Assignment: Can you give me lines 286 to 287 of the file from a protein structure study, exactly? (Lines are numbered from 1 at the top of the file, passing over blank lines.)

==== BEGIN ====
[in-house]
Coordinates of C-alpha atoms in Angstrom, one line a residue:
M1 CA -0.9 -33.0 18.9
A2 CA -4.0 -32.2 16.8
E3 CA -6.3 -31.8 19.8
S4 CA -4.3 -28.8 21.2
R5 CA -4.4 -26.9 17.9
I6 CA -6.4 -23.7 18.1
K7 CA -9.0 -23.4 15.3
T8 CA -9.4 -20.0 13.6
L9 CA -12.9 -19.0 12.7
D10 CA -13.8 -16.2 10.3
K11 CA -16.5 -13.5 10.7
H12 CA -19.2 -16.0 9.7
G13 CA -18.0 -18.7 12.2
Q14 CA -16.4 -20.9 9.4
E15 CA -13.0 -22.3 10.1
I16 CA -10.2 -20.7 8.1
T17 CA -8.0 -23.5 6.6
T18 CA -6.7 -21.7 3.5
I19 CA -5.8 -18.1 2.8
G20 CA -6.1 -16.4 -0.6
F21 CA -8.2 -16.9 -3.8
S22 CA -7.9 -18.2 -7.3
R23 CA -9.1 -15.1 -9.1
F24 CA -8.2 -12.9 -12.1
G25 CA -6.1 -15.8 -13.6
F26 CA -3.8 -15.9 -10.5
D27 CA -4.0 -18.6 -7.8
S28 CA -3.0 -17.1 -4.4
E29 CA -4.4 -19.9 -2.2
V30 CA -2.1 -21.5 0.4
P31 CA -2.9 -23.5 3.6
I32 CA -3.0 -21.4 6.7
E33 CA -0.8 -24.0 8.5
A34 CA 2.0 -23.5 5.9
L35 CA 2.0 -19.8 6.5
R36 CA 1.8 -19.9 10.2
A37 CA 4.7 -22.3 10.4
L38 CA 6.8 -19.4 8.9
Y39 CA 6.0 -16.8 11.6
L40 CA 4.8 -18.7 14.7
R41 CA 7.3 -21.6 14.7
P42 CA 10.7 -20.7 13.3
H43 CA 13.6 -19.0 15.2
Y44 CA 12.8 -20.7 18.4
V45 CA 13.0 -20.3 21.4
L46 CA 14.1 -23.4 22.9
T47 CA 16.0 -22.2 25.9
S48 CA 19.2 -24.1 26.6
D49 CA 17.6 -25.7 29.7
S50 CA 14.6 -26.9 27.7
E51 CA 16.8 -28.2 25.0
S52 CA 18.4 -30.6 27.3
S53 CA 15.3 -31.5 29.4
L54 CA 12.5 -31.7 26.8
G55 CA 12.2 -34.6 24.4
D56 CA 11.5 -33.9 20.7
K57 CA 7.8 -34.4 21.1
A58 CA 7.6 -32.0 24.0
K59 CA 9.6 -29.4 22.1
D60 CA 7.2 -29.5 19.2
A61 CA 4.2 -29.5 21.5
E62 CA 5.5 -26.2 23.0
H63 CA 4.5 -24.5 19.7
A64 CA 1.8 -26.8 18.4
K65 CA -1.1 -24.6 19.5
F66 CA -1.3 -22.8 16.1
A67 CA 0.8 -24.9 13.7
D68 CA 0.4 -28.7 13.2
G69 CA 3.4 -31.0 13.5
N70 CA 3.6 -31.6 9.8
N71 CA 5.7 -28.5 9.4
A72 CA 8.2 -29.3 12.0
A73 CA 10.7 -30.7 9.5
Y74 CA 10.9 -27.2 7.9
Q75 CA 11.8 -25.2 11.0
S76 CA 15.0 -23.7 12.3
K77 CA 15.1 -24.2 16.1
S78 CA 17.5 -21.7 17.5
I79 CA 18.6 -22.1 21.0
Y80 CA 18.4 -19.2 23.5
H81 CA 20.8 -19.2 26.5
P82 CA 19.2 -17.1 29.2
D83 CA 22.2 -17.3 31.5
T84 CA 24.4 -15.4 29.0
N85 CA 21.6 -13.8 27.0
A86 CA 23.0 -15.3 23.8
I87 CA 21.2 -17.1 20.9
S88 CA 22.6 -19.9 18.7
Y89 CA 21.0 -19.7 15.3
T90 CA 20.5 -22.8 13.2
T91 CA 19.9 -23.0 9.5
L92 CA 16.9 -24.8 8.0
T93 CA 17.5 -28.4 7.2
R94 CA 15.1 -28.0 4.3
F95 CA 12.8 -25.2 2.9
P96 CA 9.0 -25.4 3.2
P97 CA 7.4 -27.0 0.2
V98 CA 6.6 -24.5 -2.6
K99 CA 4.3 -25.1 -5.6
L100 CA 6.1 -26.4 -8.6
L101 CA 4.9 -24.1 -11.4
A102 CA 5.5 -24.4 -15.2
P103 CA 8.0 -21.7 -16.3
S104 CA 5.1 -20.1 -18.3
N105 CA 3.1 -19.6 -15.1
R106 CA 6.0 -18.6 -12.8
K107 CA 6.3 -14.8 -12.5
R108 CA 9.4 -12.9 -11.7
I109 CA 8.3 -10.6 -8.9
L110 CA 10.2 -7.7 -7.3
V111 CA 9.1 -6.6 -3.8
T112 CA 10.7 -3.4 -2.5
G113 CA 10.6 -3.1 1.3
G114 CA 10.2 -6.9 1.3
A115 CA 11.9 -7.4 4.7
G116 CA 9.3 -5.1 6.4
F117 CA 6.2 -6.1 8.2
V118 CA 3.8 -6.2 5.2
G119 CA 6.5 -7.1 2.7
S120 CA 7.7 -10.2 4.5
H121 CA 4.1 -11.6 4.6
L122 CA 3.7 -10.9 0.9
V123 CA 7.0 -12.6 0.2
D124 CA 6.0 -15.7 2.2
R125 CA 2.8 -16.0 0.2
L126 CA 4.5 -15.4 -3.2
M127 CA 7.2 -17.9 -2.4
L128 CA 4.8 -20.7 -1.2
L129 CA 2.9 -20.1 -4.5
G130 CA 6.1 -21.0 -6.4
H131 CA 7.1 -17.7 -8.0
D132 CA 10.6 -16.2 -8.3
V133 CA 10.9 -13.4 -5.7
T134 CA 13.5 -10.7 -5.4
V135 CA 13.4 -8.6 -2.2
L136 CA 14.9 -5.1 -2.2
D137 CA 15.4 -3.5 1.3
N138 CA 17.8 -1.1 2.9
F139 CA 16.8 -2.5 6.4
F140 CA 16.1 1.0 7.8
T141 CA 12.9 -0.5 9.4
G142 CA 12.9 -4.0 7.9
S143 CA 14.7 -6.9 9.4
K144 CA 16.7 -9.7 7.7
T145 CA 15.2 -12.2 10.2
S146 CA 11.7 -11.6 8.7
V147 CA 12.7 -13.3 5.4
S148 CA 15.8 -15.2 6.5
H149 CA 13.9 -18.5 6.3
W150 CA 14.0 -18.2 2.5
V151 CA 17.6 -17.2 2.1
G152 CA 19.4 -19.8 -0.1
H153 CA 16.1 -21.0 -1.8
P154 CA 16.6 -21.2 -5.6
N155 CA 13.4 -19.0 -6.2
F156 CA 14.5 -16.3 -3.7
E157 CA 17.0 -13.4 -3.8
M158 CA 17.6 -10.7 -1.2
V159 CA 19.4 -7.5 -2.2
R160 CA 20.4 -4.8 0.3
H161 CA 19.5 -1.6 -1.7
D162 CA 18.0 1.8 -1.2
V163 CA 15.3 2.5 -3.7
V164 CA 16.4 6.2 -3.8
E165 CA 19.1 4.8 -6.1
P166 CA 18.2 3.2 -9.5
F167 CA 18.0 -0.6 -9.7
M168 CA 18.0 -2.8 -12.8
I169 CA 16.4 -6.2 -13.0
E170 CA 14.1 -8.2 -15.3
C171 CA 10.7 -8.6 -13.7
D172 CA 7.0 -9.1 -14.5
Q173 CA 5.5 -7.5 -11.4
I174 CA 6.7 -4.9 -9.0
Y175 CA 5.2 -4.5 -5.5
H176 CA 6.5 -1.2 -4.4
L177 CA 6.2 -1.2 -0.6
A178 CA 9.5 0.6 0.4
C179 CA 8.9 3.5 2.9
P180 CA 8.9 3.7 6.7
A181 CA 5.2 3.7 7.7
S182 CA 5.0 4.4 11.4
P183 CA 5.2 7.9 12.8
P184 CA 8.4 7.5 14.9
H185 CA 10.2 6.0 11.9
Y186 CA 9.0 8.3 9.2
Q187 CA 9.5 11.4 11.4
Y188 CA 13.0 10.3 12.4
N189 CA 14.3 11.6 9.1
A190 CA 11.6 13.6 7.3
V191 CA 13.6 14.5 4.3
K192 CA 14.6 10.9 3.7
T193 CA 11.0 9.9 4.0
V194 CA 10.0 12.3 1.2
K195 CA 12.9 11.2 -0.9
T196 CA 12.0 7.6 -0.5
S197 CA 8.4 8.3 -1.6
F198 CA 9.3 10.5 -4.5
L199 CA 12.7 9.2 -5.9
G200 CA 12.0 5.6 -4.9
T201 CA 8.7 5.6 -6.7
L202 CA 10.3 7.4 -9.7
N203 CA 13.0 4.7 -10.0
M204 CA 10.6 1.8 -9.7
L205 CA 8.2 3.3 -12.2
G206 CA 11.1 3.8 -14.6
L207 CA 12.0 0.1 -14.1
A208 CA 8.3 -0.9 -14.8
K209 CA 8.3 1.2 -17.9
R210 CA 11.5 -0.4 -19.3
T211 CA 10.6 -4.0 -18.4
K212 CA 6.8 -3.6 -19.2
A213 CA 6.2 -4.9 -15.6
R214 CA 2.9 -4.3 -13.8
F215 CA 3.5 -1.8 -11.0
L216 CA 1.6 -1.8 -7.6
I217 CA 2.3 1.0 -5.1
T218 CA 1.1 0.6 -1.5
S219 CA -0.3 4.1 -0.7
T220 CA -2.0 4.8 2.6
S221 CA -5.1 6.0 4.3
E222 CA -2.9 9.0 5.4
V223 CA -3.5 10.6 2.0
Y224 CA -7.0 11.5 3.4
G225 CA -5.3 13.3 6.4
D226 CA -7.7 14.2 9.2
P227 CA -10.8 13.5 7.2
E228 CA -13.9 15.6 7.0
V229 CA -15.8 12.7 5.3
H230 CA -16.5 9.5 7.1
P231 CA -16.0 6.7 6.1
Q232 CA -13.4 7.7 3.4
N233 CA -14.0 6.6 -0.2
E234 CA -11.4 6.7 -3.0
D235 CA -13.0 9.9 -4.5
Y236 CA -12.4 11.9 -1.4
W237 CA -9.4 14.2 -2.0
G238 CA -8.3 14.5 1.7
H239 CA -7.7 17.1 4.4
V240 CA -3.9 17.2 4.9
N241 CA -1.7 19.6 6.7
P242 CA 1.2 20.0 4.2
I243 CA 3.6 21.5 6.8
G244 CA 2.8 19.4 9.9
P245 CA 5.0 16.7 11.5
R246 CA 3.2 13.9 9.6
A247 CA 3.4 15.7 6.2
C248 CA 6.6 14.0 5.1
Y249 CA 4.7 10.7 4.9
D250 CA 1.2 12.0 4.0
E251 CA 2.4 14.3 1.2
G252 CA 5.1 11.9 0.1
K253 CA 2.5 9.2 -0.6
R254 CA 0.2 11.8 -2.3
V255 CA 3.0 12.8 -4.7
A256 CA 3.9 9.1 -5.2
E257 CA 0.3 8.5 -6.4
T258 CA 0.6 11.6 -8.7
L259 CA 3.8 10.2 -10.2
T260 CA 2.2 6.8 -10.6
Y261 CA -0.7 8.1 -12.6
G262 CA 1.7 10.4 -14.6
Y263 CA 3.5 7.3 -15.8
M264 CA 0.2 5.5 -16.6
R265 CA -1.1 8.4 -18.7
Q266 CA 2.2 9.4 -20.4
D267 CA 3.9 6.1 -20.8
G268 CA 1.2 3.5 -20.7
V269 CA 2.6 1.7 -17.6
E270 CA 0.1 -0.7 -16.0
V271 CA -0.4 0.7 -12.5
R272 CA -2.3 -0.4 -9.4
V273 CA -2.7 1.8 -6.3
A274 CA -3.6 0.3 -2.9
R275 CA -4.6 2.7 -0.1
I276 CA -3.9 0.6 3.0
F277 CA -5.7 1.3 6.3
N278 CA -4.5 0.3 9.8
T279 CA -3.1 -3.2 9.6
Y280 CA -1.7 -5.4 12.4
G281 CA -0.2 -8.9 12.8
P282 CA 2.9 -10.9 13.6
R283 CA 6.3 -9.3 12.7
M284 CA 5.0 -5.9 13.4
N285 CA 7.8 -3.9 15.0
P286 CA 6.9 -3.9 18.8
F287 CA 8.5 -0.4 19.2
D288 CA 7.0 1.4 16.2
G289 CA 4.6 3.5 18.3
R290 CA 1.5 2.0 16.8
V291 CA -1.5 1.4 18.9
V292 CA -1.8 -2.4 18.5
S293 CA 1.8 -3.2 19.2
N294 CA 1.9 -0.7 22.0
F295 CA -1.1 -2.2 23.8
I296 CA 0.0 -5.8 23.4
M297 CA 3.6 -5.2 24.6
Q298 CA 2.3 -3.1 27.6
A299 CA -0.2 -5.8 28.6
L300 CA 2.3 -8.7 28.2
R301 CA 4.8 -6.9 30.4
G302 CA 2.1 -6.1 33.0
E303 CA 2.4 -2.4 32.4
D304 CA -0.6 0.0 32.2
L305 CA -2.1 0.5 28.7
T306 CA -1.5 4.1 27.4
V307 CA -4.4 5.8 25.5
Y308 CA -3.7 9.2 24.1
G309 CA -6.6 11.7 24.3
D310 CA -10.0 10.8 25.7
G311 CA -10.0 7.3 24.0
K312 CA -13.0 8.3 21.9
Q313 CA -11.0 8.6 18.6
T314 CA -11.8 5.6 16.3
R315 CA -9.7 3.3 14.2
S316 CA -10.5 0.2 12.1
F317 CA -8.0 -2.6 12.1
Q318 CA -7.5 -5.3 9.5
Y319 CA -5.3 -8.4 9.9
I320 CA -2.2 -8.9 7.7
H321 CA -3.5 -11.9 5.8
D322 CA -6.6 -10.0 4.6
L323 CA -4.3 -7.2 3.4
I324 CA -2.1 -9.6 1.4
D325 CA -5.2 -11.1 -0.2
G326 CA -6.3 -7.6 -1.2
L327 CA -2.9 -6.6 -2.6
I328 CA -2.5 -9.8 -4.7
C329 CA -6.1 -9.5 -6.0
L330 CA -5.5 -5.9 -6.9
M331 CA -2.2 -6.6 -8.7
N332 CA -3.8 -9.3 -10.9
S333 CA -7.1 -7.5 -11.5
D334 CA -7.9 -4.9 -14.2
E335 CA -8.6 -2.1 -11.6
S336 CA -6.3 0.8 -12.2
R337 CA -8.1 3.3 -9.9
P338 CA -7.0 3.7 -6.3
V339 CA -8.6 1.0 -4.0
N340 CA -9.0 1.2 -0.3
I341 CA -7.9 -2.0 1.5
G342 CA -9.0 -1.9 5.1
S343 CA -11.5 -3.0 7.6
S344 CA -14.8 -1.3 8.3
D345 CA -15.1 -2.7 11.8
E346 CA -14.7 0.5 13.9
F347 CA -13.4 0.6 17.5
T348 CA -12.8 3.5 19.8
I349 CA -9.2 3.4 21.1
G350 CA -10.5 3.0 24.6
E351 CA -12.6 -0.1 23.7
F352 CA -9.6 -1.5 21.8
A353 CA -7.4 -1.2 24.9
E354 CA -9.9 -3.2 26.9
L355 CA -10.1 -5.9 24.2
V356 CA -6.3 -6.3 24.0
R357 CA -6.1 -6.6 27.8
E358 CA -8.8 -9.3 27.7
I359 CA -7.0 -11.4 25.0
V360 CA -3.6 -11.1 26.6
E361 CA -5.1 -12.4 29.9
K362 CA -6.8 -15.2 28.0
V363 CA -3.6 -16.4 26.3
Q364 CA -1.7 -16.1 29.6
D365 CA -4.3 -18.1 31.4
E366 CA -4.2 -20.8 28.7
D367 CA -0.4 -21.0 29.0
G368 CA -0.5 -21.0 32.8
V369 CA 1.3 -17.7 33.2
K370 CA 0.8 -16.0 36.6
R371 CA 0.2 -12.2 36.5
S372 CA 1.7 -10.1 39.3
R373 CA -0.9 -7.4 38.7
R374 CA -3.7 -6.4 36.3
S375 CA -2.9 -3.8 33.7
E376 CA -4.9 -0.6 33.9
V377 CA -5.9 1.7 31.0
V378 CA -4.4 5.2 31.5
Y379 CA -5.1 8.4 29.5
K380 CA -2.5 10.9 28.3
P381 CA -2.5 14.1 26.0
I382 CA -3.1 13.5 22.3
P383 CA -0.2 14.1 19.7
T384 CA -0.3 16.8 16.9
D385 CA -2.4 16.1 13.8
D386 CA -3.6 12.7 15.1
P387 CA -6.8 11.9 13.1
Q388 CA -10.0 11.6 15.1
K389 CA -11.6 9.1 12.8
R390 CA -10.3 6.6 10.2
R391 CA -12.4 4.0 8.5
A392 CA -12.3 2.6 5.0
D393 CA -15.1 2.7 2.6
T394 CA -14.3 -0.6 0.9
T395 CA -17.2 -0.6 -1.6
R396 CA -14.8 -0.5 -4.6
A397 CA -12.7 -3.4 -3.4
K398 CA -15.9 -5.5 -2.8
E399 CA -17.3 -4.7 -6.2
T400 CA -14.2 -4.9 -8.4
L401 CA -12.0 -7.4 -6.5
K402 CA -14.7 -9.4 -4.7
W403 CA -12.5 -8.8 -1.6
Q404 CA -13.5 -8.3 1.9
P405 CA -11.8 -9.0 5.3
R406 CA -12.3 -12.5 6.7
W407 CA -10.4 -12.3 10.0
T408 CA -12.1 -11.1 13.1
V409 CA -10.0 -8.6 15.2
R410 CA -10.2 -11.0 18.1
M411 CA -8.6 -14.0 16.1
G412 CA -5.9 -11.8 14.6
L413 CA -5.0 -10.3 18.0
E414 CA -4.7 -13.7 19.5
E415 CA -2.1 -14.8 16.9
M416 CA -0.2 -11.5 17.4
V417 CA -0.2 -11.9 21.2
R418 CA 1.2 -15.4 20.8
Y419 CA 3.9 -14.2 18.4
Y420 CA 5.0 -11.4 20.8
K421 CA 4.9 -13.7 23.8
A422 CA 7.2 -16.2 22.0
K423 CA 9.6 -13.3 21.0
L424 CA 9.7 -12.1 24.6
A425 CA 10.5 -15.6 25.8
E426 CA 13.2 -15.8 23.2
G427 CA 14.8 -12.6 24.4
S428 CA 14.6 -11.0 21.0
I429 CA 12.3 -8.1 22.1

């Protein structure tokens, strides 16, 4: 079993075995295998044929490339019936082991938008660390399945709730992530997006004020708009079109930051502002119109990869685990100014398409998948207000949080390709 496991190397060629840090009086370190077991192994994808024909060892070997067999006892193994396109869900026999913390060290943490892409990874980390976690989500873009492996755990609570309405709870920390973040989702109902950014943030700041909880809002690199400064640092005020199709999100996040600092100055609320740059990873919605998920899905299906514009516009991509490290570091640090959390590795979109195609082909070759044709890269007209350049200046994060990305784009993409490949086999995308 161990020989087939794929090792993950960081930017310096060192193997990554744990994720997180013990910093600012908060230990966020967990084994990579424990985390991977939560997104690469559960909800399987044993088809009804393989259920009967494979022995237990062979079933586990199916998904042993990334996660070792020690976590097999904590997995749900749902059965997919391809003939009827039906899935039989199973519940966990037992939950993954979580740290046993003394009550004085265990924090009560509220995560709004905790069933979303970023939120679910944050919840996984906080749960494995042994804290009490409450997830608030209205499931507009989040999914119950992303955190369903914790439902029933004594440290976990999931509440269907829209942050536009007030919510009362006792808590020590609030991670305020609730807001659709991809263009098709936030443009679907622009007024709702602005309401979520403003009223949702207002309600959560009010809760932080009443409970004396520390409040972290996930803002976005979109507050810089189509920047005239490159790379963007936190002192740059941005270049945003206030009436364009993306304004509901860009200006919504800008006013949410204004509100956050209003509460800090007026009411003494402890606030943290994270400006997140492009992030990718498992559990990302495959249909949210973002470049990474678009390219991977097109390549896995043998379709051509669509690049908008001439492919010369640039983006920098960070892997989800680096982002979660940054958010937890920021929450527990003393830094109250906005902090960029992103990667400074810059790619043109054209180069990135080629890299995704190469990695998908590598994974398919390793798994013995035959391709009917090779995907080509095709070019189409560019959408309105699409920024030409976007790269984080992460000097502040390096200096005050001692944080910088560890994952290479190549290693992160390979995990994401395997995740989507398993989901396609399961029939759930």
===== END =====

M284 CA 5.0 -5.9 13.4
N285 CA 7.8 -3.9 15.0